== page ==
Alejandra

What do soft skills bring to business?

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During the last several years we have started hearing more and more about soft skills in business, but what do these skills offer, and how can we measure the revenue of the investment into these skills?

To better understand what we mean by soft skills, we need to define them first. Soft skills can essentially be viewed as character traits, or behavioral characteristics that form our personality.

On the other hand, hard skills (technical skills) are those skills we mostly learn from classes, books, and articles. When we refer to soft skills, we are talking about managing ourselves and managing people. In summary, management is an art, not a science; this idea can be hard to work with because we might not be used to investing in something we cannot measure.

There are many kinds of soft skills, but I am referring to those that I consider the basic ones: leadership, effective communication, people management, and conflict management. Here are some basic tips for improving your soft skills.

Leadership:

  • Make decisions with the end in mind and challenge yourself every day.
  • Add value with what you say and do.
  • Discipline your thoughts and focus on results.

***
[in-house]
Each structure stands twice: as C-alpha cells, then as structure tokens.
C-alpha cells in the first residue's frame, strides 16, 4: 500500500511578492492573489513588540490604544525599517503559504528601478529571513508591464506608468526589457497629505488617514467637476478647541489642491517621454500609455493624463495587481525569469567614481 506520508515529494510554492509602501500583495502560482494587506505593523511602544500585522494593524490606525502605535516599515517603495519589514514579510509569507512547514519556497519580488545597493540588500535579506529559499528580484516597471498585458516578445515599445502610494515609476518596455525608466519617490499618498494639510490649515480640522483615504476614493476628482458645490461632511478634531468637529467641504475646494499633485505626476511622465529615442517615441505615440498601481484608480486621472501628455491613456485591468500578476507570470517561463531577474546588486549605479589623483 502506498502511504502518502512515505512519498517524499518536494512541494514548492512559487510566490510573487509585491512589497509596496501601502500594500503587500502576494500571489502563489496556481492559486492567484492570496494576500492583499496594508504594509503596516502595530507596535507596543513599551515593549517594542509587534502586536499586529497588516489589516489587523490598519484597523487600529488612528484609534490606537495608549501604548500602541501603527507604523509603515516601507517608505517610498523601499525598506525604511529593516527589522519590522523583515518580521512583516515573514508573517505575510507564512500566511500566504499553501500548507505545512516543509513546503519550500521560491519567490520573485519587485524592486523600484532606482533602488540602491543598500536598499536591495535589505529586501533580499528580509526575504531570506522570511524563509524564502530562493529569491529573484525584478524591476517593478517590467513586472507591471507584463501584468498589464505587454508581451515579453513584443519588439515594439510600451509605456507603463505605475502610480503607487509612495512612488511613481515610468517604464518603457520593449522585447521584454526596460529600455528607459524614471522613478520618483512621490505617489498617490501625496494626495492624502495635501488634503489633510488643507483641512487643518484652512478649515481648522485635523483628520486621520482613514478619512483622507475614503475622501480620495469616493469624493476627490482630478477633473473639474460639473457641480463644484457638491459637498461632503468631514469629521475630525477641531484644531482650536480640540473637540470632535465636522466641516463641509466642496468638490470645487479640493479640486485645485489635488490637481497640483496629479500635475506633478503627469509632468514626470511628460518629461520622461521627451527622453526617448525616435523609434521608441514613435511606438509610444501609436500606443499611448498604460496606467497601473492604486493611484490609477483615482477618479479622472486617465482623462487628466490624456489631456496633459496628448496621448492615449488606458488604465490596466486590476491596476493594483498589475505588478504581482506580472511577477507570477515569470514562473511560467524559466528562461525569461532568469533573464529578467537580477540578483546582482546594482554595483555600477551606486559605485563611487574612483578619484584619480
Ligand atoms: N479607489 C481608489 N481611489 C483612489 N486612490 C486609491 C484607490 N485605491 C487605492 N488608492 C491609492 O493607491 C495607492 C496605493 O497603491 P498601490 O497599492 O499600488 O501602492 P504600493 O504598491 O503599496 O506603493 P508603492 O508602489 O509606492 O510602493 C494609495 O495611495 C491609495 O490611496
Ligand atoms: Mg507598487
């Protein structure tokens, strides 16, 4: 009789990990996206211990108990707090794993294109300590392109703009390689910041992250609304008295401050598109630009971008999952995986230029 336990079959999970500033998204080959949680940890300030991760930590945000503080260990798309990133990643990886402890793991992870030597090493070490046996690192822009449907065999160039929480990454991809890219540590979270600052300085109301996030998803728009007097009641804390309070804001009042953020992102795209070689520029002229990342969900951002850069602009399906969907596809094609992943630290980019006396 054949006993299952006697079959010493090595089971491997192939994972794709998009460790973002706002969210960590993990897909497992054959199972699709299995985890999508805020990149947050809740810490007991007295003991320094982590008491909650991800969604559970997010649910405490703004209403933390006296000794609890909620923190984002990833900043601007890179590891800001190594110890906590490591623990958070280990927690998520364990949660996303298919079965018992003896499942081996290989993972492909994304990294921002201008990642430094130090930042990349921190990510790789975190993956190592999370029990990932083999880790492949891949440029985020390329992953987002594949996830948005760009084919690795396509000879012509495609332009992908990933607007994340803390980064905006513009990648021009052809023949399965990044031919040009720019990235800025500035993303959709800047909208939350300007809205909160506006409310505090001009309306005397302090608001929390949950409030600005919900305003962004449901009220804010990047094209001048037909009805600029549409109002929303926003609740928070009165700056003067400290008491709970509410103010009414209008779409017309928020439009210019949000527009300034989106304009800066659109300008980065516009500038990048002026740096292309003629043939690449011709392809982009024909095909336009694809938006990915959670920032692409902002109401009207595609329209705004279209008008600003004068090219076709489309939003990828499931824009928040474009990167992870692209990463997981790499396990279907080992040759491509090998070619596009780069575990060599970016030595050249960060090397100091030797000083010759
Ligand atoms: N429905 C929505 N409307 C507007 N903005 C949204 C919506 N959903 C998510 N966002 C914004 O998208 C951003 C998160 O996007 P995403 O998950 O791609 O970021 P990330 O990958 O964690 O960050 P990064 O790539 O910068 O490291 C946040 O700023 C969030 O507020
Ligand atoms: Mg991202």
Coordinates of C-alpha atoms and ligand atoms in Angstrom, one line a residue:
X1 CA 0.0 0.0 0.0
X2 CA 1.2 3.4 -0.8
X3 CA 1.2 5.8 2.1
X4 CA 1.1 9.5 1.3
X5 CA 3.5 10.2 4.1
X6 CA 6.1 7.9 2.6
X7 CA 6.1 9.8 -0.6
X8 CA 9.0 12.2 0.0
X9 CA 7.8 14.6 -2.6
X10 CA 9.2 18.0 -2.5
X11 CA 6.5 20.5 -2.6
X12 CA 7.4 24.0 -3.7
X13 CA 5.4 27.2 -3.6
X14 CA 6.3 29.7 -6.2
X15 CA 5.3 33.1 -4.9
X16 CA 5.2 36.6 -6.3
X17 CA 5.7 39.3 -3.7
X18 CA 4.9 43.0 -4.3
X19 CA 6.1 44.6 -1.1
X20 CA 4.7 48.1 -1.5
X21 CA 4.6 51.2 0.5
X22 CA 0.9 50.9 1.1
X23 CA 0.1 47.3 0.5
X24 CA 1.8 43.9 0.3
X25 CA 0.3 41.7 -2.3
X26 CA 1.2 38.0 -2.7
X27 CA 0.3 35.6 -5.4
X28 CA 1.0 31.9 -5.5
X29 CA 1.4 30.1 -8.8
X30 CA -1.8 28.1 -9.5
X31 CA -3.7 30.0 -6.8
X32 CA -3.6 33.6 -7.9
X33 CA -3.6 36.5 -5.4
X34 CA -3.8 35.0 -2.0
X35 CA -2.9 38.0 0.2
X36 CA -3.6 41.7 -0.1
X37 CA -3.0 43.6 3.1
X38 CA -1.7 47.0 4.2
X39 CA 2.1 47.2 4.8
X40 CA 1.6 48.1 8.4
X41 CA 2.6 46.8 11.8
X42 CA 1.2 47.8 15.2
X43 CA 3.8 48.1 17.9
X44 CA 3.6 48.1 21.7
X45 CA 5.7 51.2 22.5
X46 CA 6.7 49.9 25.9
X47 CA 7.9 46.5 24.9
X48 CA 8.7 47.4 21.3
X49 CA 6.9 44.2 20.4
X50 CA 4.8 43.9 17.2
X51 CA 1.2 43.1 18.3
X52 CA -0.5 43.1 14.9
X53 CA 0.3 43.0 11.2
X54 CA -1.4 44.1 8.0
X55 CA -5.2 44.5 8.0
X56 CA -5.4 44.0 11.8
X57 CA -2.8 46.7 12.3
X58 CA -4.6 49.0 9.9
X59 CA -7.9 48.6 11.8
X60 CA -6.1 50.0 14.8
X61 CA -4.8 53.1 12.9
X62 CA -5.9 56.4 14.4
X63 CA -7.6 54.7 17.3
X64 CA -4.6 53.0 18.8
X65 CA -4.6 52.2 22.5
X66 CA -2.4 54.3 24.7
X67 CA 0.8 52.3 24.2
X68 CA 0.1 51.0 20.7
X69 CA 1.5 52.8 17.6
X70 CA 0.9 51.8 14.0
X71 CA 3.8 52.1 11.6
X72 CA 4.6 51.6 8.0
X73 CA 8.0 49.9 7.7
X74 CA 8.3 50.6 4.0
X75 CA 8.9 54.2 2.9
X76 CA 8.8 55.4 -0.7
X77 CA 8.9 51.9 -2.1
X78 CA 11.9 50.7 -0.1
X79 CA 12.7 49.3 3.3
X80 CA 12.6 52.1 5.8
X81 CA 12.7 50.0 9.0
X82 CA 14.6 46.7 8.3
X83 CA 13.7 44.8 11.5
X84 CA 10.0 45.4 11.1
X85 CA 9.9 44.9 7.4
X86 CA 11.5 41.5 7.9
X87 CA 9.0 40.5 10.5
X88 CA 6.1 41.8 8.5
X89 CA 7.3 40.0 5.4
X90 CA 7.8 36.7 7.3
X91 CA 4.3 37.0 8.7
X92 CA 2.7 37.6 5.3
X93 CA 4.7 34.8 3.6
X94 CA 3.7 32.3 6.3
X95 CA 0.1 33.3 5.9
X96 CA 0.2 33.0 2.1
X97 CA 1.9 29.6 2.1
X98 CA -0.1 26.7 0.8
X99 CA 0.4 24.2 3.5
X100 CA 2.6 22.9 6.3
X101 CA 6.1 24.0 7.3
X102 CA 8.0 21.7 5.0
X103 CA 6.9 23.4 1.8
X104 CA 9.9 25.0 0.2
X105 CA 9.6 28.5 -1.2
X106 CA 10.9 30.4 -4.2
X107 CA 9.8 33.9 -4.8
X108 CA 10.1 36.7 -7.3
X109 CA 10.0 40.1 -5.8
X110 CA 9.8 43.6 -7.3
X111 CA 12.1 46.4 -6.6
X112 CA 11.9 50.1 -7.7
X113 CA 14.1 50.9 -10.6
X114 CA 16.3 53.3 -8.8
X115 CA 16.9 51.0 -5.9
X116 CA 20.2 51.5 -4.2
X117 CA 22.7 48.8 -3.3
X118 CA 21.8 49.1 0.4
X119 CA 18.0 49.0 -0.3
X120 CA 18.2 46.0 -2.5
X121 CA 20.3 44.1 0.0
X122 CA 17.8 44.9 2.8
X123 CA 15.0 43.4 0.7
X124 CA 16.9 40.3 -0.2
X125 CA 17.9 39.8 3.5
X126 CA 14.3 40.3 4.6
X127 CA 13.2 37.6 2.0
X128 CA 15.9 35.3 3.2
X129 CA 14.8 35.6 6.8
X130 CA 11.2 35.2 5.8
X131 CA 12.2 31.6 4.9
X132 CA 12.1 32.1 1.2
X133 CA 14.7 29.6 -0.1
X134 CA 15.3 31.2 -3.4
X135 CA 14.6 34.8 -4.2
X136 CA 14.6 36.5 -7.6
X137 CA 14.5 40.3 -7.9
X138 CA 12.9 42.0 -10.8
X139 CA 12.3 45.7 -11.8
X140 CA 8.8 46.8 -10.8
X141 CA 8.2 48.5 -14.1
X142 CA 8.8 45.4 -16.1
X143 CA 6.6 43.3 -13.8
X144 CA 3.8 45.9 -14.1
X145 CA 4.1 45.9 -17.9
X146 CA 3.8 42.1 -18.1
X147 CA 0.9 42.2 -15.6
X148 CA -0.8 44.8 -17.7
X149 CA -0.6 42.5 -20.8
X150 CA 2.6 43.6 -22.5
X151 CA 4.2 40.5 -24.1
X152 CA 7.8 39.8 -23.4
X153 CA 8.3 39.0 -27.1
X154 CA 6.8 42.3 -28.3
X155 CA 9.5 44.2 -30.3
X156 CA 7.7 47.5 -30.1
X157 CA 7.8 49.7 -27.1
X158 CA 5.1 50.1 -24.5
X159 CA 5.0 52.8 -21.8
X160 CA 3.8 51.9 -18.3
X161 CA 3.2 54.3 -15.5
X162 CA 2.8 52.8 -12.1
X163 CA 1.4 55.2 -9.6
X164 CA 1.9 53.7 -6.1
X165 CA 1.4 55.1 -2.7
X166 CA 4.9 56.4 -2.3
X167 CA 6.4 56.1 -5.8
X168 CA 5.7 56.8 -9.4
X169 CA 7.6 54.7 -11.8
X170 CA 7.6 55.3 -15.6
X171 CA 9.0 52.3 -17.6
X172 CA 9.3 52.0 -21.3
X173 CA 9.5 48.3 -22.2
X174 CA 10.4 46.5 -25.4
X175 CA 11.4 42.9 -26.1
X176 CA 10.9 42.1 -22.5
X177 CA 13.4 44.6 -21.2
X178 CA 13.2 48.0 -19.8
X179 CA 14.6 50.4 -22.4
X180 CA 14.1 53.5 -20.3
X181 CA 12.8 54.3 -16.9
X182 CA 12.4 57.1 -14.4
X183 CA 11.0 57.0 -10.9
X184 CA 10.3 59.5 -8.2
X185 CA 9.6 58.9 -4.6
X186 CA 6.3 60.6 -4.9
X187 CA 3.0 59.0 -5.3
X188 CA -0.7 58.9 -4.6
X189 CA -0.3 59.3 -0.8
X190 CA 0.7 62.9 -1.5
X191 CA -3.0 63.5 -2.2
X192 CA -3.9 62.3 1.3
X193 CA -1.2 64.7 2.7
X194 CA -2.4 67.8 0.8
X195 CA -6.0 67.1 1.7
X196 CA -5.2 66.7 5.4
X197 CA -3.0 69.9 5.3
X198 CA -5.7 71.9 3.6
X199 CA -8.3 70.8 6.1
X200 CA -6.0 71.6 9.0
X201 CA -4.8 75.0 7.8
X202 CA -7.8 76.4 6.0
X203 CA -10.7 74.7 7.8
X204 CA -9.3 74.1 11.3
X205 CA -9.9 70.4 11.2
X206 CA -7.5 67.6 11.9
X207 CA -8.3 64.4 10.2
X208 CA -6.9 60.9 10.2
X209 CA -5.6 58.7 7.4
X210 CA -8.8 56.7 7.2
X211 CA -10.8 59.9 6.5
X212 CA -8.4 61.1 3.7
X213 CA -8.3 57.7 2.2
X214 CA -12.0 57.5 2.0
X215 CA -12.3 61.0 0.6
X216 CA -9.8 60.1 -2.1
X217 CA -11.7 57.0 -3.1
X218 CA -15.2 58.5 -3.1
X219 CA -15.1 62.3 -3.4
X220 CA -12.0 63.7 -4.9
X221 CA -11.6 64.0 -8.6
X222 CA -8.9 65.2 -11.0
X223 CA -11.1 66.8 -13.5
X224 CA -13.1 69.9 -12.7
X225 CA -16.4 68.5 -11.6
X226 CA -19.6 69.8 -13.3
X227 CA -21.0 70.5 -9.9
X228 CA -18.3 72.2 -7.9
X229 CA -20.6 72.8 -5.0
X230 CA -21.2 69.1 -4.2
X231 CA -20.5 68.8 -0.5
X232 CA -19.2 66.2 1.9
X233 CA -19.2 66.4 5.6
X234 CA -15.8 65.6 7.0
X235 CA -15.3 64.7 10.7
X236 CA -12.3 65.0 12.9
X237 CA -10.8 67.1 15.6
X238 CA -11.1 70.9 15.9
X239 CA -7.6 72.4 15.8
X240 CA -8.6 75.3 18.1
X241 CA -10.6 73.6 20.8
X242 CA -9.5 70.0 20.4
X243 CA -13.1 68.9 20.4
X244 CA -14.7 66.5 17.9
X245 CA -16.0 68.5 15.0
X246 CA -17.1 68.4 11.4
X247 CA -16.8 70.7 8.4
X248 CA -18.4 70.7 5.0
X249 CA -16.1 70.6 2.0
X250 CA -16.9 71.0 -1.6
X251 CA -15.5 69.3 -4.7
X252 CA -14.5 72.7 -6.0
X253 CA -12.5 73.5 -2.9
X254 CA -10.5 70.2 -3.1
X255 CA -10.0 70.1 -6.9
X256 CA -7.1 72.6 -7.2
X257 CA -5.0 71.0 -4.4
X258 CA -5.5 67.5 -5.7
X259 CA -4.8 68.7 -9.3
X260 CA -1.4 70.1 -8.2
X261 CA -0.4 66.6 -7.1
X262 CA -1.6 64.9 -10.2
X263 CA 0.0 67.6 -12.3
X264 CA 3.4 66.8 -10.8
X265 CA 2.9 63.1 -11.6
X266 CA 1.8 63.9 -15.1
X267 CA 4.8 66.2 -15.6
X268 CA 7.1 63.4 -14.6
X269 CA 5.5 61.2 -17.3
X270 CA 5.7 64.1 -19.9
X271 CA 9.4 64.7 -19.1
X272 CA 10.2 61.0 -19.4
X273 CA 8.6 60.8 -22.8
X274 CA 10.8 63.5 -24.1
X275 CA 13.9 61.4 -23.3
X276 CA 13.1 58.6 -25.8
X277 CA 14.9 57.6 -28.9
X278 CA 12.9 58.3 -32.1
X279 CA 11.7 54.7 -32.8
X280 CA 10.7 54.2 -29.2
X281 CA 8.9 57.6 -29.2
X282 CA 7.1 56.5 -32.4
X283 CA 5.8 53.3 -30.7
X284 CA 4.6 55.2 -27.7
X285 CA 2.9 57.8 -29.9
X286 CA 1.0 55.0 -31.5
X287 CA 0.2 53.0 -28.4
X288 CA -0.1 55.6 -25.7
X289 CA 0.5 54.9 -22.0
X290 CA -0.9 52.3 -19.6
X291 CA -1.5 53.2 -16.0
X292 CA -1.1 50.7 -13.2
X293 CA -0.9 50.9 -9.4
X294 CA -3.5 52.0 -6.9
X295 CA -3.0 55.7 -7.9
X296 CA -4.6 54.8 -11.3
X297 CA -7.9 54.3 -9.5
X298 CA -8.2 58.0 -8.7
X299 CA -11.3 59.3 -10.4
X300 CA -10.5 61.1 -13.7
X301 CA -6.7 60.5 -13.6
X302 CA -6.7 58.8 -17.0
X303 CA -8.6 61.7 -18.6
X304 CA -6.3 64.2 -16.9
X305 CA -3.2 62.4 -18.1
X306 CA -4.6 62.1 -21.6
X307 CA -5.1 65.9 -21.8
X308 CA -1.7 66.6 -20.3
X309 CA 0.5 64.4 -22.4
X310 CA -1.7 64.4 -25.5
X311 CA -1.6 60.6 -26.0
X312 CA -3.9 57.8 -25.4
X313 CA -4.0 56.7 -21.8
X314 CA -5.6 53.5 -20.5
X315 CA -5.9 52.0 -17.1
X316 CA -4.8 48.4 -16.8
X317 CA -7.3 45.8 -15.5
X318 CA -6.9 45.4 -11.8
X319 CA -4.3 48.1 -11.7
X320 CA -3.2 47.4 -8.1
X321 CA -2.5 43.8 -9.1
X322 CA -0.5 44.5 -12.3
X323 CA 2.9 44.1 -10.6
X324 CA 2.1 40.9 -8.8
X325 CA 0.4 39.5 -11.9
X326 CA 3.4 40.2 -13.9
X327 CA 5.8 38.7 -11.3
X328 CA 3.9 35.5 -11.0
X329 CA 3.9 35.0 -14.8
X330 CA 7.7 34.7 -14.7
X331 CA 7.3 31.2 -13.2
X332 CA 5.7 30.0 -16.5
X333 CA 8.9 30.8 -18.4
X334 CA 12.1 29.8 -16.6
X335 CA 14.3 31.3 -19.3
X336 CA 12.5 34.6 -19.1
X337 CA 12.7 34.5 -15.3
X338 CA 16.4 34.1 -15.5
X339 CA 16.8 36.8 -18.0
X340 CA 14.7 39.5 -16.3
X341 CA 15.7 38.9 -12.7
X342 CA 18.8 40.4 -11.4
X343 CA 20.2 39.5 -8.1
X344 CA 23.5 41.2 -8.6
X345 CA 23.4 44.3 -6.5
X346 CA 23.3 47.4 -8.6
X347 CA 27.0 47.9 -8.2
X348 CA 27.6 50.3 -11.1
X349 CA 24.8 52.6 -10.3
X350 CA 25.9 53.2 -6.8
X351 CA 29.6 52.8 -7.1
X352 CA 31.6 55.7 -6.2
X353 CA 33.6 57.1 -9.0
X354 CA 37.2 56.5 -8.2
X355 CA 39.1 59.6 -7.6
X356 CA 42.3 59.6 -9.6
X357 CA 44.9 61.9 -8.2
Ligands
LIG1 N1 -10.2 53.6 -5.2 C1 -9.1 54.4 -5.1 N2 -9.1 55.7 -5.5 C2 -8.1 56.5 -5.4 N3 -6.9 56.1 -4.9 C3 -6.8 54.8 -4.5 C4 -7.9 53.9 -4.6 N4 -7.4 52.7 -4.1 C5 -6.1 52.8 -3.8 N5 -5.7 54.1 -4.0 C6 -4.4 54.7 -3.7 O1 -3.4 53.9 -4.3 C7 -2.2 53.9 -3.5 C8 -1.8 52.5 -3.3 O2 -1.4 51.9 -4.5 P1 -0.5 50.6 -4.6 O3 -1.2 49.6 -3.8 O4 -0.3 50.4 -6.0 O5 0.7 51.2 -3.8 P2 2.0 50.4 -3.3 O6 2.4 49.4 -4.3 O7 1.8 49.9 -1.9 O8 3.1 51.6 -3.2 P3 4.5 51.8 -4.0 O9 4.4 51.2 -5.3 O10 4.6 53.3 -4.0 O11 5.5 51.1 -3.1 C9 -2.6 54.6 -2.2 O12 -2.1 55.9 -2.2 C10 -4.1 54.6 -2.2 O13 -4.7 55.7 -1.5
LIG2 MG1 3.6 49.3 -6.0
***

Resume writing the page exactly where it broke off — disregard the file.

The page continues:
Effective Communication:

  • Always be assertive (the balance between passive and aggressive) in your verbal communication and body language.
  • Treat others, as they would like to be treated.
  • Use your ears and mouth in the same proportion you have them: listen twice as much as you speak.

 

People Management:

  • Be humble and ask for feedback from your coworkers and subordinates.
  • Be a good coach and don’t just give subordinates the answers: make them think and come up with their own solutions.
  • Implement regular one-on-one meetings with your subordinates to provide and receive feedback.

 

Conflict Management:

  • Be neutral and listen to all perspectives.
  • Focus on results and implement action plans with solutions.
  • Eliminate every prejudice you have of others.

 

Today, companies all around the world are measuring soft skills monetarily. For example, soft skills are said to be worth $134 billion to the UK economy each year, according to a research from Development Economics that was carried out as part of an employer campaign (more info). The study shows that when soft skills are lacking, operating costs increase and customer loyalty and the ability to adhere to quality standards decrease.

Though we can all improve and develop our soft skills, it is often challenging because we need very high levels of personal accountability, commitment, discipline, and the will to change habits.

My recommendation for leaders in business is to hire people who add a higher value in character than in hard skills. We need to realize the importance of investing in character in our organizations.

Alejandra Vargas

Consultant and Business Developer

alejandra@gtcconsult.com